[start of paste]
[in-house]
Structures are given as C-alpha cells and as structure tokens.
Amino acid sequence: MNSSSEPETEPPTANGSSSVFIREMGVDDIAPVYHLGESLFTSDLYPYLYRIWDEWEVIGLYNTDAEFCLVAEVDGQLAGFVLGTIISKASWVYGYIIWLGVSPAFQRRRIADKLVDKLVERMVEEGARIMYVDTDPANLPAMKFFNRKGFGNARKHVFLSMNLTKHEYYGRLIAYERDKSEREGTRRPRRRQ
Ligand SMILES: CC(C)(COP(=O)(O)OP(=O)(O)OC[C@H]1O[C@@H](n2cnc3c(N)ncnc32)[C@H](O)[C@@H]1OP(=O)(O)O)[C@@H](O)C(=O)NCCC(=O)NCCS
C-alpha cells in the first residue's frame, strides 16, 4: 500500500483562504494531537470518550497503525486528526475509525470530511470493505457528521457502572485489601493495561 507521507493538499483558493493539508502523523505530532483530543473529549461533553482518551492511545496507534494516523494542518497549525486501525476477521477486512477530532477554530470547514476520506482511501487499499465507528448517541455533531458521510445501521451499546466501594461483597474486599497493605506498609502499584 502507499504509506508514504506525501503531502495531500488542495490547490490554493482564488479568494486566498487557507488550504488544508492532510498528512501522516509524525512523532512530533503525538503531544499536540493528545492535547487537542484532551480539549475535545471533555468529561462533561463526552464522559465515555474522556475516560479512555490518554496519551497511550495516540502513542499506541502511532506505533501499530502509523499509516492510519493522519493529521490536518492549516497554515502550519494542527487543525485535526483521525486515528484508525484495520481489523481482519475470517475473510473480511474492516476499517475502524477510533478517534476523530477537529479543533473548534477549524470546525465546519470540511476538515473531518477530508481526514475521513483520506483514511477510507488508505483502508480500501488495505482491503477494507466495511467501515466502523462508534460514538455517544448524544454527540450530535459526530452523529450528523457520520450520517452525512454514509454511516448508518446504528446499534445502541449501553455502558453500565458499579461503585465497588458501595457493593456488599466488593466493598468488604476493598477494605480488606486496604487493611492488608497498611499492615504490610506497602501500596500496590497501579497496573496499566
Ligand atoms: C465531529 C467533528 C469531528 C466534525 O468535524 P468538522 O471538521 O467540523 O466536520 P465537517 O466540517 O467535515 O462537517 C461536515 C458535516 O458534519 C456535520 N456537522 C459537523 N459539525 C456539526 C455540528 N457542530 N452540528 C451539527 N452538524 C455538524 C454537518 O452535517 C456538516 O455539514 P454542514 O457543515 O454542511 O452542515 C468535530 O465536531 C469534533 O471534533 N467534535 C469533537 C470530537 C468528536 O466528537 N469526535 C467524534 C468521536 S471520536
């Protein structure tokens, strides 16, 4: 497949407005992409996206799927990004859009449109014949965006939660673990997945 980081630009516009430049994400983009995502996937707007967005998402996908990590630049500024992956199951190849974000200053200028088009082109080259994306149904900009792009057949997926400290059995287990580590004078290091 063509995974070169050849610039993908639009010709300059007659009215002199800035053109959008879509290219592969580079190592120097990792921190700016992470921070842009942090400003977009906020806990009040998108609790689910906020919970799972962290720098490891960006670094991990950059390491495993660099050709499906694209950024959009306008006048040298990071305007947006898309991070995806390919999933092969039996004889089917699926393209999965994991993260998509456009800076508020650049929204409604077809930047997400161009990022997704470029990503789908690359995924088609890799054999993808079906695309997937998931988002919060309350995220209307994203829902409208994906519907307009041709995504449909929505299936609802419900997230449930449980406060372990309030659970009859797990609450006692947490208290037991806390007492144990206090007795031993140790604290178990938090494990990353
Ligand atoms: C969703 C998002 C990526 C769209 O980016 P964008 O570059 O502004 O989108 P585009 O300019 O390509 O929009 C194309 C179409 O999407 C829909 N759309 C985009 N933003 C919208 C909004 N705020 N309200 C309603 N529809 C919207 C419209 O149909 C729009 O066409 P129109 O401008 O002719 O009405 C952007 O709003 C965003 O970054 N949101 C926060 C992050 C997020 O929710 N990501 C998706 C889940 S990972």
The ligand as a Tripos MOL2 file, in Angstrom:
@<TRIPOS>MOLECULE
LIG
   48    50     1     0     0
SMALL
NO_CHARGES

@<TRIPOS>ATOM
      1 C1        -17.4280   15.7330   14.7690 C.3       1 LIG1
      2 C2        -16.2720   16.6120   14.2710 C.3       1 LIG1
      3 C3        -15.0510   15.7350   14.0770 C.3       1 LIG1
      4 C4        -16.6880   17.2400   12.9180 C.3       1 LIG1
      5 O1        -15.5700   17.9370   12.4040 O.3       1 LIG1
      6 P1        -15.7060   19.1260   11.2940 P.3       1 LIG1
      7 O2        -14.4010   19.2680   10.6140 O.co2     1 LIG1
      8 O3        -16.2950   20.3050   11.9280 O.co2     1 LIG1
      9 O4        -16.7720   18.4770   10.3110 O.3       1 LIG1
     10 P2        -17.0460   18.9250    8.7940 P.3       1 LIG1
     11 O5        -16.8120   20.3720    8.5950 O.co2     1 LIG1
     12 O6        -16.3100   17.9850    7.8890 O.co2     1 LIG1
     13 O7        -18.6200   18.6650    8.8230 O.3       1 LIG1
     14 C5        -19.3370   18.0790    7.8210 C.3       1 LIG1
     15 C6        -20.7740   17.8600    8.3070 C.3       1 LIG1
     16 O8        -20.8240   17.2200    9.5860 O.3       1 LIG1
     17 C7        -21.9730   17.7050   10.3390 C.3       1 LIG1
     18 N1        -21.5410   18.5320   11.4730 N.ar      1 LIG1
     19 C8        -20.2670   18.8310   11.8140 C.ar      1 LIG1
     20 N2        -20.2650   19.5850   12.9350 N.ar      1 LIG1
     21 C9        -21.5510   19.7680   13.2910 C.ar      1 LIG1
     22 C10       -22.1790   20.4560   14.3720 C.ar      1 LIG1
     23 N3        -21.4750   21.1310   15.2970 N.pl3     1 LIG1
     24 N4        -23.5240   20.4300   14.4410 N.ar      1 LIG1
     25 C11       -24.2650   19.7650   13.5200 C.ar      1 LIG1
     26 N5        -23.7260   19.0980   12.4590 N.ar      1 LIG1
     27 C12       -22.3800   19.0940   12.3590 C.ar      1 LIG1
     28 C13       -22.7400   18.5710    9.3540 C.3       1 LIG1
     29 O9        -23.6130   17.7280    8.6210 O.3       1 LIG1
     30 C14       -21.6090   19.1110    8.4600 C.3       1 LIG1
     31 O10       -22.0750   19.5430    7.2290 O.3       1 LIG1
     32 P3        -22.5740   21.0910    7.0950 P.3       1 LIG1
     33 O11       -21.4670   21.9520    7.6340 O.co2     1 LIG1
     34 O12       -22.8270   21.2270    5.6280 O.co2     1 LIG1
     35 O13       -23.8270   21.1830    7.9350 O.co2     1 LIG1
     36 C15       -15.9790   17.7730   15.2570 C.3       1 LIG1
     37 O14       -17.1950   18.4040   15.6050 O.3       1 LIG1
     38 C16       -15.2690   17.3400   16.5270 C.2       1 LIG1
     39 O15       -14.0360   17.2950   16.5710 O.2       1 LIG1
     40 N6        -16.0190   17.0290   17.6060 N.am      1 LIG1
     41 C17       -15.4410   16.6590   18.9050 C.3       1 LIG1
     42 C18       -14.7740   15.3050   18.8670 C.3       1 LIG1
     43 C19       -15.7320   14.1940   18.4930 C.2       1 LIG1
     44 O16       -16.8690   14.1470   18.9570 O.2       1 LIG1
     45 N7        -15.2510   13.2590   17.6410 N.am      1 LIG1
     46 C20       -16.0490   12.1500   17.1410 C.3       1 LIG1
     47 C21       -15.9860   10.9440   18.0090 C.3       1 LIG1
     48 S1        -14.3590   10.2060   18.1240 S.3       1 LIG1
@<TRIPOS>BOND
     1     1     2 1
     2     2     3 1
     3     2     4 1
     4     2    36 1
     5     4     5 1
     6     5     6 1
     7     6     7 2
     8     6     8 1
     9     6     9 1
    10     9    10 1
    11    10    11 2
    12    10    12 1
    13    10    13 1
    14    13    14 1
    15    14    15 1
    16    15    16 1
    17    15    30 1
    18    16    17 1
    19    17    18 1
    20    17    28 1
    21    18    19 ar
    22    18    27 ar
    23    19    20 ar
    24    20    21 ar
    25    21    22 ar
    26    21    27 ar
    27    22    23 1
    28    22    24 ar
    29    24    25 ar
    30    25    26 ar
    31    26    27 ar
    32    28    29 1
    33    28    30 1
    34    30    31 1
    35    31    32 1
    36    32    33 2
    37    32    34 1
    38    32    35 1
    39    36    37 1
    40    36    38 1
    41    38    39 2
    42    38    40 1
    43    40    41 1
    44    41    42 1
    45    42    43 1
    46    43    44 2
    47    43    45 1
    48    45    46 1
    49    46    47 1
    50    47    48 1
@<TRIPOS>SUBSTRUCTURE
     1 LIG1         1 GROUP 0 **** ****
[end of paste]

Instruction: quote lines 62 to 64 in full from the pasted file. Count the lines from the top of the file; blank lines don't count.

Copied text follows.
     47 C21       -15.9860   10.9440   18.0090 C.3       1 LIG1
     48 S1        -14.3590   10.2060   18.1240 S.3       1 LIG1
@<TRIPOS>BOND